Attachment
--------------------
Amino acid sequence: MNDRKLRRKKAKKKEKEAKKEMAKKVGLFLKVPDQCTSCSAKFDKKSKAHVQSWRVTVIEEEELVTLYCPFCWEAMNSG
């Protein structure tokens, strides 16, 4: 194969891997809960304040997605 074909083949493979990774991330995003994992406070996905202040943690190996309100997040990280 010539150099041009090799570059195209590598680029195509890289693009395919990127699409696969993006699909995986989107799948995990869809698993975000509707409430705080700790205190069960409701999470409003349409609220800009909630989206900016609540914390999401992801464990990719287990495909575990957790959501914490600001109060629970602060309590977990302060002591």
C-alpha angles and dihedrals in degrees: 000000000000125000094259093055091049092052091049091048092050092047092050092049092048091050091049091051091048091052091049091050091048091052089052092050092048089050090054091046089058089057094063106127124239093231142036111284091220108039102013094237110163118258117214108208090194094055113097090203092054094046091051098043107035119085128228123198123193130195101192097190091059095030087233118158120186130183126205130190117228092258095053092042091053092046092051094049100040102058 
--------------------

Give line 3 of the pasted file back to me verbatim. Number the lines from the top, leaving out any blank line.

C-alpha angles and dihedrals in degrees: 000000000000125000094259093055091049092052091049091048092050092047092050092049092048091050091049091051091048091052091049091050091048091052089052092050092048089050090054091046089058089057094063106127124239093231142036111284091220108039102013094237110163118258117214108208090194094055113097090203092054094046091051098043107035119085128228123198123193130195101192097190091059095030087233118158120186130183126205130190117228092258095053092042091053092046092051094049100040102058 